Logging in Python

You know when you have coded your biggest project and every time it runs you can barely figure out what is doing, only by reading a series of print statements and the creation of strategically saved files?

Well if that is the case, you ought to learn logging and step up your game. 

With a proper system of logging. you will have a consistent, ordered and a more reliable way to understand your own code, to time and track its progression and capture bugs easily.

Let’s break down the advantages of logging:

  1. Formatting: Logging allows you to standardize every message using a format of your choosing.
  2. Time tracking: Alongside the message you can add the time when it is generated. 
  3. Compact: All messages are gathered in files, you don’t need to scroll up continuously. 
  4. Versatility: Print does not work everywhere (i.e., objects without __str__ methods).
  5. Flexibility: Logging allows different levels of importance to your messages so you regulate what to show.

With all of this, you won’t be the only one who can understand your code.

Let’s start!

Functions of logging

“logging” is a standard library of python, therefore, you won’t need to install it. Simply type:

import logging

And you are good to go.

At its core there are only five functions of logging that we are going to use all the times, those are:

  • logging.debug and logging.info: Conceptually, These two are the closest to a normal print. They report events following the normal run of a program.
    • logging.info: It’s meant to confirm that things are working as expected.
    • logging.debug: These are messages expected to arise during debugging and it should carry detailed information.
  • logging.warning: This is a low level error message, meaning that there is an issue present that won’t stop the flow of the program but it has to be noted by the user.
  • logging.error: This message is meant when an issue has arisen that won’t allow the program to execute some functions, but it won’t stop the program. 
  • logging.critical: This the highest level of error messages. A critical means that a serious issue is present and the program may stop.

Let’s see an example:

By running this short code you can see that the first two messages have not been printed, to your terminal or notebook. 

This is due to the low level of severity that logging gives to these messages by default.
These levels of severity are: 

  1. debug (Level 10)
  2. info (Level 20)
  3. warning (Level 30)
  4. error (Level 40)
  5. critical (Level 50)

In a sense, python tries to be clever. If a message like debug() and info() is expected, there is no reason to fill the entire terminal with these (imagine you have hundreds of them).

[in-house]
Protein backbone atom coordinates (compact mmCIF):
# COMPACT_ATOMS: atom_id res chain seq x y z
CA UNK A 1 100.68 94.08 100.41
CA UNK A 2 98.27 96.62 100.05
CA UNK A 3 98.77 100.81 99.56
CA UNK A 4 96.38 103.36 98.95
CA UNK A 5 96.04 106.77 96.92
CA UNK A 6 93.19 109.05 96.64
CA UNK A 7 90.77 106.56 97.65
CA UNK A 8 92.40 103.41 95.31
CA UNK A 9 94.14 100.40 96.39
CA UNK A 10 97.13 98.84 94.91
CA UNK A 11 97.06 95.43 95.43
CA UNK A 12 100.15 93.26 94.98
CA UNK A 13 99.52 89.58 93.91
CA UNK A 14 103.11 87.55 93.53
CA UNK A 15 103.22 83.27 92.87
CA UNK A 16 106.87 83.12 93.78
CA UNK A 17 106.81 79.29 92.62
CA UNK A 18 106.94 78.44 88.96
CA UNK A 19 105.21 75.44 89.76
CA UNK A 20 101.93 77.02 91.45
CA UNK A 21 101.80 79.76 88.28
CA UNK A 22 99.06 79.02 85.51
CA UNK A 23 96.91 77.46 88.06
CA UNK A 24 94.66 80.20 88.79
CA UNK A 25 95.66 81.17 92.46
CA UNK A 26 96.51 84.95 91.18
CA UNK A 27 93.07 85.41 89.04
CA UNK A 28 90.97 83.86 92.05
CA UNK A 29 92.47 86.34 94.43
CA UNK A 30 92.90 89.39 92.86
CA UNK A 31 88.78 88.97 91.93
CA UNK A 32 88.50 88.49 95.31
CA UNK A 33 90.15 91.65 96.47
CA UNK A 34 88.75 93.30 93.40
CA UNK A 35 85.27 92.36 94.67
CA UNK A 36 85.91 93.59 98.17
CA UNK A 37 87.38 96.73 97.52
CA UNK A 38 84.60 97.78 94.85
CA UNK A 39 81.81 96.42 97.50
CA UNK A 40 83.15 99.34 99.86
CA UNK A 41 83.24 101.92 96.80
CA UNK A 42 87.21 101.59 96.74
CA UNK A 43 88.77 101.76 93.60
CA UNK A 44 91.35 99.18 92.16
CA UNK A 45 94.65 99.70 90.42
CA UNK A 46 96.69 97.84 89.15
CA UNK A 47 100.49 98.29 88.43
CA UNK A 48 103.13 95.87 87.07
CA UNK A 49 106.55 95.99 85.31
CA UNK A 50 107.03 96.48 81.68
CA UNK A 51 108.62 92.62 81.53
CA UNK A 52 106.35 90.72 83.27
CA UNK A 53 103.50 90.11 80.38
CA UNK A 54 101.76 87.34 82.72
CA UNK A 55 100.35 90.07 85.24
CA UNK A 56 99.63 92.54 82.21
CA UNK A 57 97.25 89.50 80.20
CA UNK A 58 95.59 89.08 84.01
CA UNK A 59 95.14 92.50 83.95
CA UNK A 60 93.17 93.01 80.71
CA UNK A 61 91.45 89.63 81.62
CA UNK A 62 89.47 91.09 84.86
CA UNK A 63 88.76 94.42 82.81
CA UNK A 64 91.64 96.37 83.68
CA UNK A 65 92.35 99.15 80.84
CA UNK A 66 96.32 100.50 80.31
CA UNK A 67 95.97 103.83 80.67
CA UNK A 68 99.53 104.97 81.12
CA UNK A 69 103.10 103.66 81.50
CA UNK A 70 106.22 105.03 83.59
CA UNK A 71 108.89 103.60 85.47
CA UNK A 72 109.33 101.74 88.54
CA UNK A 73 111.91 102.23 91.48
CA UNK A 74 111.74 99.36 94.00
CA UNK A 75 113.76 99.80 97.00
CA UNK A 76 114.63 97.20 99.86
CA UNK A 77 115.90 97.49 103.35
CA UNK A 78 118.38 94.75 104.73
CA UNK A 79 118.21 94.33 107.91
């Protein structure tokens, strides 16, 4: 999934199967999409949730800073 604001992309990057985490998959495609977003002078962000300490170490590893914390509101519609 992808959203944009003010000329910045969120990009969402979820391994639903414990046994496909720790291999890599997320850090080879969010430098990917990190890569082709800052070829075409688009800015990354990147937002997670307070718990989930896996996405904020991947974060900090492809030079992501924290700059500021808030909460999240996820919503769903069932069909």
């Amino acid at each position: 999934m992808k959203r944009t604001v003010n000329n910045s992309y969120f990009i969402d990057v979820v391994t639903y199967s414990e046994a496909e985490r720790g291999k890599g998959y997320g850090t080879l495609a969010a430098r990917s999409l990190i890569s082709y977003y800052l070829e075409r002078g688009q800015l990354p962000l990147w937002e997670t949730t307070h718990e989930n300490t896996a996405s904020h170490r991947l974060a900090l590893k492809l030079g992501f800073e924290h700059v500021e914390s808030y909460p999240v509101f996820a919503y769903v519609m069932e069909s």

But for all the other messages, the user has to be notified at every stage (However, you can modify the levels for each function if you wish).

Create a log file

Now, let’s see how we can create a log file. 

Note: If you have followed along and tried the previous script, you need to restart your python terminal (or kernel) otherwise the following script won’t work, we will see why shortly.
To create a log file we will use the function basicConfig() this should be executed before any other logging function.

Let’s see what are basicConfig() has done:

With its first parameter “filename” we chose the name of the log file, this is pretty straightforward. But with the second one “level” we have decided what level of message we want our file to have. Indeed, by default it won’t log info() and debug() messages. 

Other two important parameter of basicConfig() are:

  • filemode: In what mode to open the file. The default is “a”, which means append.
  • format: In what way you want the message string to appear
  • datefmt: A specified date/time format

Let’s see an example:

If the previous script did not work is because you have not restarted Python. To solve this problem try to run this line:

If the result is not an empty list runs the following:

Let’s see what all that means later *.

Classes of logging


Until now we have seen the basic functions of logging and every time, they were the modules of a class logger called by default, root. 

It is good practice to define a new name of the class logger, in your code. Indeed, you can customize your logger and adapt to the needs of your project.

Commonly a logger is configured using:

  • logger.setLevel() set the the lowest severity for the log messages similarly to what we have seen with basicConfig()
  • logging.Formatter(): How to format the messages
  • logger.addHandler() and logger.removeHandler() add and remove handler objects from the logger object. 
  • logger.addFilter() and logger.removeFilter() add and remove filter objects from the logger object. 


Handlers are used to send the logs to one or more output destinations. Each logger can have more than one handler. And like with loggers you can configure the level of severity of a message, formats, etc.

Therefore, in each project you can have more than one logger, dealing with different parts and more than one handlers to deal with one or more logging files.


Like we saw with basicConfig() we can format our messages in different ways obtaining different string formats.

There are many other classes (e.g.: Filters) but I’ll leave to you to explore there more let’s see now an example: 


Using this “Hello World” you should be able to create every logging system you might require.

* By using logging.info() before logging.basicConfig() we have already called the logger root, therefore logging.basicConfig() won’t work. We have to remove everything connected to root before starting again.

Jupyter notebook here, more here

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